In the dialogue about getting Jackson County libraries to re-open, county officials say one municipality has been absent from the table — Medford.
"I'm disappointed in the lack of direct conversations (with Medford)," said Jackson County Commissioner C.W. Smith.
The county sent a letter in July to each community asking about its level of library support and suggestions. Medford responded with a letter that asked nine questions about funding, ownership of books, and maintenance of buildings.
Smith said he was hoping for helpful ideas rather than questions, but it's the county that has been unresponsive, said City Manager Mike Dyal.
"We initiated the dialogue and there's been no dialogue," said Dyal.
City officials sent a letter to the county in January (before voters rejected a library levy) , suggesting the county consider reducing costs significantly by closing most of the branches and selling some of the buildings to help cover operating costs, then going out for a levy.
"That was just to start a dialogue — we never got anything," said Dyal.
Smith said the county is just trying to get a general sense of library support in each community and Medford's letter in January was premature.
"It's sort of extreme at this point," he said, adding that other cities have offered suggestions for getting their communities involved with their libraries.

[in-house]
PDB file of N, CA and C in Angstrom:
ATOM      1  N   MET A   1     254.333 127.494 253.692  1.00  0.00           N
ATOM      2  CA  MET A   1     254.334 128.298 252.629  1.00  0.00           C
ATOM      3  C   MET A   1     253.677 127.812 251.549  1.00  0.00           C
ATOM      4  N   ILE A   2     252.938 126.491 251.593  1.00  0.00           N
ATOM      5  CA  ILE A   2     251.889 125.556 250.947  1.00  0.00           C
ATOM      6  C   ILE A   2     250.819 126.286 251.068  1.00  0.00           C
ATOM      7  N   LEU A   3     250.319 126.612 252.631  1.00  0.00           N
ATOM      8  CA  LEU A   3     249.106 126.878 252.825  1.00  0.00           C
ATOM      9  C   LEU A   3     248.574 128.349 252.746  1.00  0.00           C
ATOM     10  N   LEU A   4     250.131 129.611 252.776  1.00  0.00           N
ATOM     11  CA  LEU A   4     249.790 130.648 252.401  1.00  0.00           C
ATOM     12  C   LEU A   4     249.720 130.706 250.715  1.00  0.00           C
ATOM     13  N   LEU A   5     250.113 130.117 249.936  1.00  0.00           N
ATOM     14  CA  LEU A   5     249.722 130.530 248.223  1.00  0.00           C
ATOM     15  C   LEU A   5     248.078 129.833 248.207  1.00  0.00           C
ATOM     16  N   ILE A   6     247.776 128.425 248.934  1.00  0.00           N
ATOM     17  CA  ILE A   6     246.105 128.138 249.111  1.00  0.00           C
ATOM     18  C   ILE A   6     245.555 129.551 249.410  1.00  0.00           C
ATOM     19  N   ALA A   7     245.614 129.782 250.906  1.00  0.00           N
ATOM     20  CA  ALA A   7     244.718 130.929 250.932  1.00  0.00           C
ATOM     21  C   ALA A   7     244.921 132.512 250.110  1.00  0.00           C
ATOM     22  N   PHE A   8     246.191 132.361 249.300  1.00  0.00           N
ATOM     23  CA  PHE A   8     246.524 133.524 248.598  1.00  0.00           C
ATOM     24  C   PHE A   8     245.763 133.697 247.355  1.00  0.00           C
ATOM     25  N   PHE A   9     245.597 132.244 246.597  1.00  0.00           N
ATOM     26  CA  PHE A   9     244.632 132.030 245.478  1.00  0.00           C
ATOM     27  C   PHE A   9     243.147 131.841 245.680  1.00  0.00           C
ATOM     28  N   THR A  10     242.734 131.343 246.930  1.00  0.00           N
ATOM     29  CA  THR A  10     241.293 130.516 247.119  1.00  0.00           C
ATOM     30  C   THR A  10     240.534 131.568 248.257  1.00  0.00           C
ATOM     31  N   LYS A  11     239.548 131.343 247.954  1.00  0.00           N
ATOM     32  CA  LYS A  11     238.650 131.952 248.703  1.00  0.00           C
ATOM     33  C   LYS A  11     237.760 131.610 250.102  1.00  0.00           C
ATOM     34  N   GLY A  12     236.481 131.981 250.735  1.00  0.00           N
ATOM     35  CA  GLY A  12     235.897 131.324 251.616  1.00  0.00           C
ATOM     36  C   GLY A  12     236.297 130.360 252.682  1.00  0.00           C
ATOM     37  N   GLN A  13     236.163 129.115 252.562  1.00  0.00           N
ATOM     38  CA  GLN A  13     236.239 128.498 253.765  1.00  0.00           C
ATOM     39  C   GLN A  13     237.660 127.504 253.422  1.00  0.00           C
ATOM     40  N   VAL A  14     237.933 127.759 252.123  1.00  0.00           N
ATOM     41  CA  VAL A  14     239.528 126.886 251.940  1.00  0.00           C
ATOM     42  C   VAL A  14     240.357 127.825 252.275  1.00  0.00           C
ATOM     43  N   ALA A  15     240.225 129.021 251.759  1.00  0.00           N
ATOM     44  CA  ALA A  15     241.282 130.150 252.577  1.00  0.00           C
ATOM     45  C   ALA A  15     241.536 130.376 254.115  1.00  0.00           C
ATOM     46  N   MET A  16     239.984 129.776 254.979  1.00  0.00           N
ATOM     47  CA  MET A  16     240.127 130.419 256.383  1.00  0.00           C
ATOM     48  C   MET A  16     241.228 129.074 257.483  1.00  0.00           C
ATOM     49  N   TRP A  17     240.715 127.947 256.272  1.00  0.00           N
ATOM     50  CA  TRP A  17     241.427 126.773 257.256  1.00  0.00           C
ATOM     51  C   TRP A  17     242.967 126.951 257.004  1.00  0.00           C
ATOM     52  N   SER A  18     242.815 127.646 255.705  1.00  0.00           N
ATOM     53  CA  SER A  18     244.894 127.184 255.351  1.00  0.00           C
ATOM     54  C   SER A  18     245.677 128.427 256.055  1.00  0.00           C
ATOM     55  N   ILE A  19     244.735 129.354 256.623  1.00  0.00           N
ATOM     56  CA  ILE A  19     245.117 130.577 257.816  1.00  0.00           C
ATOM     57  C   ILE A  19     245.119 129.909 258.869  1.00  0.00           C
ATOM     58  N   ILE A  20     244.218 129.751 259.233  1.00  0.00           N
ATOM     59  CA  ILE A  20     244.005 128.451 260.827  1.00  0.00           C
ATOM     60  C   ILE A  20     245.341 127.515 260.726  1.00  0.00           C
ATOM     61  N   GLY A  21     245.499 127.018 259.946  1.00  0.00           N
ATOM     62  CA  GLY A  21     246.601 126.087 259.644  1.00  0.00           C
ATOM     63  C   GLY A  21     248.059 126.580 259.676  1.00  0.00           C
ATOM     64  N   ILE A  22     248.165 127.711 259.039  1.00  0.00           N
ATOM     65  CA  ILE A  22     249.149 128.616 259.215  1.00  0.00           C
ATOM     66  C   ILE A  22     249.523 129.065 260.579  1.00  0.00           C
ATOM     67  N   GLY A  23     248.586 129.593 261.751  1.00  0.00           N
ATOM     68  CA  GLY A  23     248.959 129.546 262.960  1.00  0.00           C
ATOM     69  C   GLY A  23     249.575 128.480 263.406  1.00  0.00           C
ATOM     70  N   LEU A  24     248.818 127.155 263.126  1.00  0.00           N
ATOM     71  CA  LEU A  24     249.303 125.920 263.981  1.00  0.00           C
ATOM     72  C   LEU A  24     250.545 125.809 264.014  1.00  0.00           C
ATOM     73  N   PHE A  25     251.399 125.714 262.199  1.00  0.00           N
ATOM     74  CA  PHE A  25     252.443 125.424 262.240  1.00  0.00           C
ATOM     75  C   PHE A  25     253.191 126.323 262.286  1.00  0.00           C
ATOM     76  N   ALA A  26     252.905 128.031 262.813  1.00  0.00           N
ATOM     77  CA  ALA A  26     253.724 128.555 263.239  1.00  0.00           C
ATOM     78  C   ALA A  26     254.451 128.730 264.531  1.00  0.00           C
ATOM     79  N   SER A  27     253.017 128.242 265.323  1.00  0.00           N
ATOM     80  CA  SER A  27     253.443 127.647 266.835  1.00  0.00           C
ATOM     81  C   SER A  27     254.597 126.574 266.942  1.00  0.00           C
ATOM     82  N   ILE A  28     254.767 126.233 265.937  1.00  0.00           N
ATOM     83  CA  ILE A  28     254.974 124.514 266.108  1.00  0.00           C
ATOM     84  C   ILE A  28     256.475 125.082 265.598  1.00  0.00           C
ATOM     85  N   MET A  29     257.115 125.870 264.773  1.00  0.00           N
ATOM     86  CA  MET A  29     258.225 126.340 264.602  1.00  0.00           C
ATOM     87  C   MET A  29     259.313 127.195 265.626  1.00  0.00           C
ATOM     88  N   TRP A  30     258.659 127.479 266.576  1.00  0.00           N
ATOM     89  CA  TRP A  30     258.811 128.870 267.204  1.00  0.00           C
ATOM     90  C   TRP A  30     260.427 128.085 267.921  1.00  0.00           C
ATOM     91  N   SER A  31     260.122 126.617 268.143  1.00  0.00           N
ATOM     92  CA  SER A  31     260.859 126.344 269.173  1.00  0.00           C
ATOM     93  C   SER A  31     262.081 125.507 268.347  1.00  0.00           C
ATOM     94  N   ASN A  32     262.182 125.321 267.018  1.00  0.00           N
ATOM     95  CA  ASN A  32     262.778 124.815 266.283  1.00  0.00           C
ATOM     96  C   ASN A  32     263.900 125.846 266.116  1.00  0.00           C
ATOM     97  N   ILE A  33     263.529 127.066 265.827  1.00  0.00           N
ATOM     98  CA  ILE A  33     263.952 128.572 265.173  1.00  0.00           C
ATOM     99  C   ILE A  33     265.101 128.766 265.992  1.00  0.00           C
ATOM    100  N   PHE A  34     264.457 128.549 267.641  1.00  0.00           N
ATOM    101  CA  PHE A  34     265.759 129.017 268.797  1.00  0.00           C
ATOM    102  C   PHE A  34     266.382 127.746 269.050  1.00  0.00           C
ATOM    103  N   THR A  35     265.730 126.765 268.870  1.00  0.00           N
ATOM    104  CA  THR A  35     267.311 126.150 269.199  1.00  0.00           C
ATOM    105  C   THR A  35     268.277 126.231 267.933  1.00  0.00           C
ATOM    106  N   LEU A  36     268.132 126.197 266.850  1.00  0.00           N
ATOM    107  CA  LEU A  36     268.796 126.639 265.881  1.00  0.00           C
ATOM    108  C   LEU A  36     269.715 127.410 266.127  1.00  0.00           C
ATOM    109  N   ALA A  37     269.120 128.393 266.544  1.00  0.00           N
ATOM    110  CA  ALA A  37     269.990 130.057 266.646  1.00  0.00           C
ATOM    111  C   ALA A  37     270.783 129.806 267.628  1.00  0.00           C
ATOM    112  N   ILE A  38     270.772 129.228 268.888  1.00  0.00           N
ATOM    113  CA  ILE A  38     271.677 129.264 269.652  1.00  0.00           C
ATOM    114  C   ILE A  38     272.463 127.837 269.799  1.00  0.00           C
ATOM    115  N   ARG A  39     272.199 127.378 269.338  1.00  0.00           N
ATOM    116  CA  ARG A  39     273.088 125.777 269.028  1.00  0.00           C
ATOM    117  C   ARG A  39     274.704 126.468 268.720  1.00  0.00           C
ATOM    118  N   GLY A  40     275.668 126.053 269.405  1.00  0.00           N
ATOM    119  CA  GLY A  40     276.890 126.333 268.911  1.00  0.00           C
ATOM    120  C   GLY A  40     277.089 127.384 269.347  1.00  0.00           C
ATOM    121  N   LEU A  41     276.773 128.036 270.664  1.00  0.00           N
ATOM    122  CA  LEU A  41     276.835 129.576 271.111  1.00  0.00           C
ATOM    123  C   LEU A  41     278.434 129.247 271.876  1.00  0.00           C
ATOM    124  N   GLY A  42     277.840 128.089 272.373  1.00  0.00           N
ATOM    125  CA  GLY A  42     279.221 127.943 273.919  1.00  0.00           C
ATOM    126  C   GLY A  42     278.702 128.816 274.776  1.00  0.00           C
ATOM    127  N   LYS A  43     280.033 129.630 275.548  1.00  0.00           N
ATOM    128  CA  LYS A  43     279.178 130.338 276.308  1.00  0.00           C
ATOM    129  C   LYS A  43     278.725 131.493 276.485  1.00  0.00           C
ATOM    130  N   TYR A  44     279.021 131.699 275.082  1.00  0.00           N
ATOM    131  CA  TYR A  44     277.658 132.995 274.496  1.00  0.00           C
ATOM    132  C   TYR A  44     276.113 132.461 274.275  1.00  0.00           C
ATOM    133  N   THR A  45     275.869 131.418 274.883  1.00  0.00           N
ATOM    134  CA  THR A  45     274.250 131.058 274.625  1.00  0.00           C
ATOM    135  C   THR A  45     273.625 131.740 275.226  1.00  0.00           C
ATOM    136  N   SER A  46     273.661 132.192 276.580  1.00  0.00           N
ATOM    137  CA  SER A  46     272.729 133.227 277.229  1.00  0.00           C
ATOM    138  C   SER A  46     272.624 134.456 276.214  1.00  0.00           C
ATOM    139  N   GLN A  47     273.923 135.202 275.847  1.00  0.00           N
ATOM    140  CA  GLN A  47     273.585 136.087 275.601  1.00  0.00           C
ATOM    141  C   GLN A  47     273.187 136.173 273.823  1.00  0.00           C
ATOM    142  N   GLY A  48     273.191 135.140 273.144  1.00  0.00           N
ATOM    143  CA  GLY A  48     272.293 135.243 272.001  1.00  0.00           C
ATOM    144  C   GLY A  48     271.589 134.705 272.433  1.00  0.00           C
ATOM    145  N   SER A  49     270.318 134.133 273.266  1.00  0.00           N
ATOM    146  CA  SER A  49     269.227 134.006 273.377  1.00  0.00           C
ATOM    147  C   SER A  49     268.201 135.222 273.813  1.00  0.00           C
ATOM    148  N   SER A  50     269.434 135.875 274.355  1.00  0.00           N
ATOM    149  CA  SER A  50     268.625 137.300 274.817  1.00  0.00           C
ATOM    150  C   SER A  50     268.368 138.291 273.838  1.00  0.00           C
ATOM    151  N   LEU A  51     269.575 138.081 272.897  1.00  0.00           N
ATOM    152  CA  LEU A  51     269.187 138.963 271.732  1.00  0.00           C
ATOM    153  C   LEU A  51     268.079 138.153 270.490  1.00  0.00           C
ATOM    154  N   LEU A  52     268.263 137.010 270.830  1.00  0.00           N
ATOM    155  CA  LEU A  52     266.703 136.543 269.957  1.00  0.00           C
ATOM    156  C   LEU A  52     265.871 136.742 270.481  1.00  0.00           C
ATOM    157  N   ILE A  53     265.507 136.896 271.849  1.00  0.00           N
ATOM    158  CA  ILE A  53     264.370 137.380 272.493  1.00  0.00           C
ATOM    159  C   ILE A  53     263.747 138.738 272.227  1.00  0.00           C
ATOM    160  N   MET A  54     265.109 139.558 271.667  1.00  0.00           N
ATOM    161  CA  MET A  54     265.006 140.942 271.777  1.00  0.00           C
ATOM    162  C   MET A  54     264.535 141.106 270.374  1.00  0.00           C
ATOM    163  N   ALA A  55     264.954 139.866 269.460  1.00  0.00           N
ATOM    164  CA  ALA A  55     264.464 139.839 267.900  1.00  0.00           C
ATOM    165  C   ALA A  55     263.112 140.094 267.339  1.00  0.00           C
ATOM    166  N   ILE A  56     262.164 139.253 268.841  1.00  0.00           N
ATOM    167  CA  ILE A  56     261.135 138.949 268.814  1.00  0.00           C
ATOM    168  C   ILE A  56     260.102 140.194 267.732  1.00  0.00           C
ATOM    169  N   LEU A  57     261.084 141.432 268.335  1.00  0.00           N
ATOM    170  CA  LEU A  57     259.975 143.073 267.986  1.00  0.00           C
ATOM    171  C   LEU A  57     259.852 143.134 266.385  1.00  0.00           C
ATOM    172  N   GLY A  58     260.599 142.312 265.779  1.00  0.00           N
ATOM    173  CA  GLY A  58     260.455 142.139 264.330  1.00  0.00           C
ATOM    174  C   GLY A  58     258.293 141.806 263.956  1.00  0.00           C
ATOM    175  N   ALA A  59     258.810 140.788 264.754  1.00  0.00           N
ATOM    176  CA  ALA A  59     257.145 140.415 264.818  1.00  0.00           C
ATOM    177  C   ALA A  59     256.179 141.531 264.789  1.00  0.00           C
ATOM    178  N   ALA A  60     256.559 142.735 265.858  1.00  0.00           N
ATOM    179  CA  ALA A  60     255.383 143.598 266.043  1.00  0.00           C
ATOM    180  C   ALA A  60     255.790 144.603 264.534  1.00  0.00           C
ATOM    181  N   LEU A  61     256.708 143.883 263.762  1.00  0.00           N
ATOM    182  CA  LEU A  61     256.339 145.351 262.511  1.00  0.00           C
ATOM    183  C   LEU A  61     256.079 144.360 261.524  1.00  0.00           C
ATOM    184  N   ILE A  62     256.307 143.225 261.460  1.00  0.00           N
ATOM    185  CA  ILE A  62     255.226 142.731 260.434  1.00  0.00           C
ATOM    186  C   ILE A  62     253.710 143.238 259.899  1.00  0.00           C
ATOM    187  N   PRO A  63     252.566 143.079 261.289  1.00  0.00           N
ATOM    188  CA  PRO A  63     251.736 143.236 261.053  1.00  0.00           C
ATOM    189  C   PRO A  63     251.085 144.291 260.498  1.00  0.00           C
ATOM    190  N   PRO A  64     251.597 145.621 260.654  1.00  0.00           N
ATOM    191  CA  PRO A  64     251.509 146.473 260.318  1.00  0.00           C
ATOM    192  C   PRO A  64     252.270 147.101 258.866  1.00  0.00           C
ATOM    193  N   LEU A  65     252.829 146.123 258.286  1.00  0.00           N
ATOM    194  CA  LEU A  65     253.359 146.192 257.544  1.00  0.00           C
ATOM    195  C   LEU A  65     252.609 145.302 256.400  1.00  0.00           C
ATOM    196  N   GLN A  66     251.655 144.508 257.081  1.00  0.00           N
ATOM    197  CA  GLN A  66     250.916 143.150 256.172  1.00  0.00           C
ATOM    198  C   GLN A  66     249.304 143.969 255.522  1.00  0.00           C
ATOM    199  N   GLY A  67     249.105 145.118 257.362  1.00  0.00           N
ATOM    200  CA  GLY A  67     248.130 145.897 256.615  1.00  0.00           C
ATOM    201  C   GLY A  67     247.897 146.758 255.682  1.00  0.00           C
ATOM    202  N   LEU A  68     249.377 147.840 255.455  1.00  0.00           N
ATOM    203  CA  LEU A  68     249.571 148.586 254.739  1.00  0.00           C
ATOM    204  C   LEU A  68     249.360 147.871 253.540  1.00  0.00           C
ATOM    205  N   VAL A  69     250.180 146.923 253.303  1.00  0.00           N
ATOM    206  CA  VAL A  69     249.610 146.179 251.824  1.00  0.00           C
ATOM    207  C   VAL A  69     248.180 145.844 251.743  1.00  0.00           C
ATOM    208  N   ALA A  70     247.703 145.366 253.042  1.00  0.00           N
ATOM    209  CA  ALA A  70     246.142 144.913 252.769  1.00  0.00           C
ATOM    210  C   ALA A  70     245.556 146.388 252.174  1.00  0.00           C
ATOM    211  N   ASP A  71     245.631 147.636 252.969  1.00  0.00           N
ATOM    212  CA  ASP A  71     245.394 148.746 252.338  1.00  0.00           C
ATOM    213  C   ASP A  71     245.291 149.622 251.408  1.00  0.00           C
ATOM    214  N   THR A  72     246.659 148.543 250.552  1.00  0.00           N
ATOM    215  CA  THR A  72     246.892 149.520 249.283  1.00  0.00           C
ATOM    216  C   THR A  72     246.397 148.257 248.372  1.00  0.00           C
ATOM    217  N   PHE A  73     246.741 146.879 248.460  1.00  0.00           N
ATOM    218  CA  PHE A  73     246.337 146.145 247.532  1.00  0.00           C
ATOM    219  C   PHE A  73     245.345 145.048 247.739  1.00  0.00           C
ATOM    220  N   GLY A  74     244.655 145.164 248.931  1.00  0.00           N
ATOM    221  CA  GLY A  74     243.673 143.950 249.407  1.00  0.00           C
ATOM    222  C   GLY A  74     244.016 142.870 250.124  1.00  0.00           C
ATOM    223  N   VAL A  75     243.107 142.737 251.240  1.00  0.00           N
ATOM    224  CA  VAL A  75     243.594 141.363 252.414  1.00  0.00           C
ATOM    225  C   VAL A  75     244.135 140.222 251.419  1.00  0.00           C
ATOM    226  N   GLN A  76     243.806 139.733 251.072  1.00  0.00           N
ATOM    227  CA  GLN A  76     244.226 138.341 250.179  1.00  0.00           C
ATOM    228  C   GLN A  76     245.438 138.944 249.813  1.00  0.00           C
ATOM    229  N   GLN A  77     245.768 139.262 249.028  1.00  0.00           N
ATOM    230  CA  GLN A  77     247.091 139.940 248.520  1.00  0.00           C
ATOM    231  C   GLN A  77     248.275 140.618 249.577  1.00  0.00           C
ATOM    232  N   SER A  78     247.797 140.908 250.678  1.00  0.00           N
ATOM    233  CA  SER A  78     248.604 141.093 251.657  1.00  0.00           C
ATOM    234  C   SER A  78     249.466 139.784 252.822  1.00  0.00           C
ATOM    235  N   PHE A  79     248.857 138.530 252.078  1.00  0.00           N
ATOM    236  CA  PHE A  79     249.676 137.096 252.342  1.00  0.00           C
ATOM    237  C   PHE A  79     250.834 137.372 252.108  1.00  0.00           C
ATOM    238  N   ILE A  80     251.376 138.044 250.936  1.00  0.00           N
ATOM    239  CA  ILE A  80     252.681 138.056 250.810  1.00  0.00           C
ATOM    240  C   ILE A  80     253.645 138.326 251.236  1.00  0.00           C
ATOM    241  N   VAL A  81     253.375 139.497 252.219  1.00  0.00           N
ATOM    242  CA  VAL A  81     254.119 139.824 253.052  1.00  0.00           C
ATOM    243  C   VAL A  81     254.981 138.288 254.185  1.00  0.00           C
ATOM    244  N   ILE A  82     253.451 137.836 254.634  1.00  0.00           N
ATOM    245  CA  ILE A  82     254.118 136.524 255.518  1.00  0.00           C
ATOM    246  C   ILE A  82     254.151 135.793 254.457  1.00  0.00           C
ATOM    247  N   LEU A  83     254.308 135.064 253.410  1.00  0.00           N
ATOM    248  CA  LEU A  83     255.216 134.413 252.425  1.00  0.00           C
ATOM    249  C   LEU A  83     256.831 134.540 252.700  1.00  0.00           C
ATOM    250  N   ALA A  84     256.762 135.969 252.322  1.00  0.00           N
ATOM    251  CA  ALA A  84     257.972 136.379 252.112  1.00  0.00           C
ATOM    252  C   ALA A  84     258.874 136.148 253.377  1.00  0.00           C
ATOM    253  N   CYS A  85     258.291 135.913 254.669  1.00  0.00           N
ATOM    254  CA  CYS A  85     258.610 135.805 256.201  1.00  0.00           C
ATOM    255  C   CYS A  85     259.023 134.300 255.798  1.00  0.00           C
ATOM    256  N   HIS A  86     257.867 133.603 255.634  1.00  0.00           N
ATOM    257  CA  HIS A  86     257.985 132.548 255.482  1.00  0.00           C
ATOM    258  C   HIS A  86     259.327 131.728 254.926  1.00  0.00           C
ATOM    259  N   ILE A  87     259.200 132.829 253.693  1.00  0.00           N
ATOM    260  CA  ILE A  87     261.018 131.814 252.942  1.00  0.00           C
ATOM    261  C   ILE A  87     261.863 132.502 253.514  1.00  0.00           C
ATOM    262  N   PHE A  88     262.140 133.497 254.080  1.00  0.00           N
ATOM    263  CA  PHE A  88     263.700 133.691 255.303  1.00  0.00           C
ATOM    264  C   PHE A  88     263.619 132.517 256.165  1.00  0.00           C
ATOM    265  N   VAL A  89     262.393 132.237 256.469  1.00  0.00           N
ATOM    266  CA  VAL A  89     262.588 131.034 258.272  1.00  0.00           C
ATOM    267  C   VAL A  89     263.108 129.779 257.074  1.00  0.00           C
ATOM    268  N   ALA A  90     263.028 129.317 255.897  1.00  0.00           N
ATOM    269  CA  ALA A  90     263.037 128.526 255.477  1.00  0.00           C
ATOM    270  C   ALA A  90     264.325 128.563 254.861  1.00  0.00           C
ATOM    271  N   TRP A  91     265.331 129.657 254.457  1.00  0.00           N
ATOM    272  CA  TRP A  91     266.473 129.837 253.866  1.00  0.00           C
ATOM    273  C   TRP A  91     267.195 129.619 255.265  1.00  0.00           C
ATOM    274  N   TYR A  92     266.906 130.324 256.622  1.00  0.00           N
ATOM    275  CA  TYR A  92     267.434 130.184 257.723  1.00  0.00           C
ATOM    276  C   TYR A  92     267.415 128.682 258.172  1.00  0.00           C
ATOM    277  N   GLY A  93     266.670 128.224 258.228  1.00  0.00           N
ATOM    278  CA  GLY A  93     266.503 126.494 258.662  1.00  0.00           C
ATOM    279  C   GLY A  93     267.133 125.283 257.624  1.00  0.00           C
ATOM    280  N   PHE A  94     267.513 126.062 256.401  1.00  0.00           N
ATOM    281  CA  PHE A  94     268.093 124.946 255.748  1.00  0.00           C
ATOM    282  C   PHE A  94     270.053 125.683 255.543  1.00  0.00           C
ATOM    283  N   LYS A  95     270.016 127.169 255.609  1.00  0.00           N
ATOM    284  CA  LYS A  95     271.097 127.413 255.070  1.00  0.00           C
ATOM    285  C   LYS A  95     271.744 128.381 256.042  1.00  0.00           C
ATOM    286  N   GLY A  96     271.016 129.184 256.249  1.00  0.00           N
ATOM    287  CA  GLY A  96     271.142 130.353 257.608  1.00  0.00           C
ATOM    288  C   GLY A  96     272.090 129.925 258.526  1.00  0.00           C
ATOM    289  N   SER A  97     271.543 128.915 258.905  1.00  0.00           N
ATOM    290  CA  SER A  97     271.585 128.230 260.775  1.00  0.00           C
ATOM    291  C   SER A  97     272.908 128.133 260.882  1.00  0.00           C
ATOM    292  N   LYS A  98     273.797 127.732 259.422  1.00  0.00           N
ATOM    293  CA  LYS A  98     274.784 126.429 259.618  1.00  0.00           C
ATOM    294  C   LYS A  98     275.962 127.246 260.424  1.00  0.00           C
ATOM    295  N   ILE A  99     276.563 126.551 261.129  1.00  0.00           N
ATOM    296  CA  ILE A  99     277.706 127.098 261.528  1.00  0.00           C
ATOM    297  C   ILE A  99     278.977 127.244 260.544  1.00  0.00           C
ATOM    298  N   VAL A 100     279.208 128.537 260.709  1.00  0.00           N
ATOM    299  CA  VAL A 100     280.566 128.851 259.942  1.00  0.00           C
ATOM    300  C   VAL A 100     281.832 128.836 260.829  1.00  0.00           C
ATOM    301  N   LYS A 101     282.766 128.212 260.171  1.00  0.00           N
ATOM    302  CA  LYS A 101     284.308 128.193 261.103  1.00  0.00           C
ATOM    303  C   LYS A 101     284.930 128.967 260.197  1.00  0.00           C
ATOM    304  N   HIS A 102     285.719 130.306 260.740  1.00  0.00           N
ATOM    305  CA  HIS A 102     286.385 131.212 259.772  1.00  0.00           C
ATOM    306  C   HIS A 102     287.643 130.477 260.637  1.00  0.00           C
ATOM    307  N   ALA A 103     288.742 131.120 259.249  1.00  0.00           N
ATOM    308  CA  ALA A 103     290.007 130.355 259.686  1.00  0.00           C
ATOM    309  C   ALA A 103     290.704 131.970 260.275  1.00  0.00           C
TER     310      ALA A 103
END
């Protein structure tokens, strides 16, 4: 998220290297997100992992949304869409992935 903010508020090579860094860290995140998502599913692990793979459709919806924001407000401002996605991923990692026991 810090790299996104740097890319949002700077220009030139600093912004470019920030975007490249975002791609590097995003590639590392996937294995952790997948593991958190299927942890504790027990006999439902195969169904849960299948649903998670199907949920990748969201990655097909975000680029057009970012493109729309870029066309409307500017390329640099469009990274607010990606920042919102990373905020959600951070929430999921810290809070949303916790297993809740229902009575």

"It's like a sensitive game of chess," he said. "We've got to start at the front and go through the process."
Mayor Gary Wheeler said it's not Medford's sole financial responsibility to re-open a library that also serves as headquarters for the system.
"While it's a library in Medford it's really the central library for the whole county library system," he said.
Wheeler said he thinks the city of Ashland is premature in seeking a library levy when there are still unanswered questions such as who owns the books and who will handle building maintenance. He said he is willing to consider putting a measure before Medford voters to open the Medford library, but there are more questions than answers at this time.
Jason Anderson, City Council president, said Medford is willing to be involved and form committees to work toward opening libraries, but it's too soon to talk about contributing funds, especially when the county still has designated library funds in its budget.
"The city of Medford is more than willing to do everything within its capability to get all libraries up and running," he said. "I'm confident that if we went back to our precincts with a cost-effective measure that we could get our libraries back open."
Ted Stark, interim library director, said no matter how it's done, the Medford branch needs to be opened. Administration of the 15-branch, countywide system is handled at the Central Library, along with other activities such as book purchasing and processing. The branches weren't built with the space to do any of that work.
"I don't think any plan that I've seen works without having (the Medford) library open," he said.
Reach reporter Meg Landers at 776-4481 or e-mail email@example.com.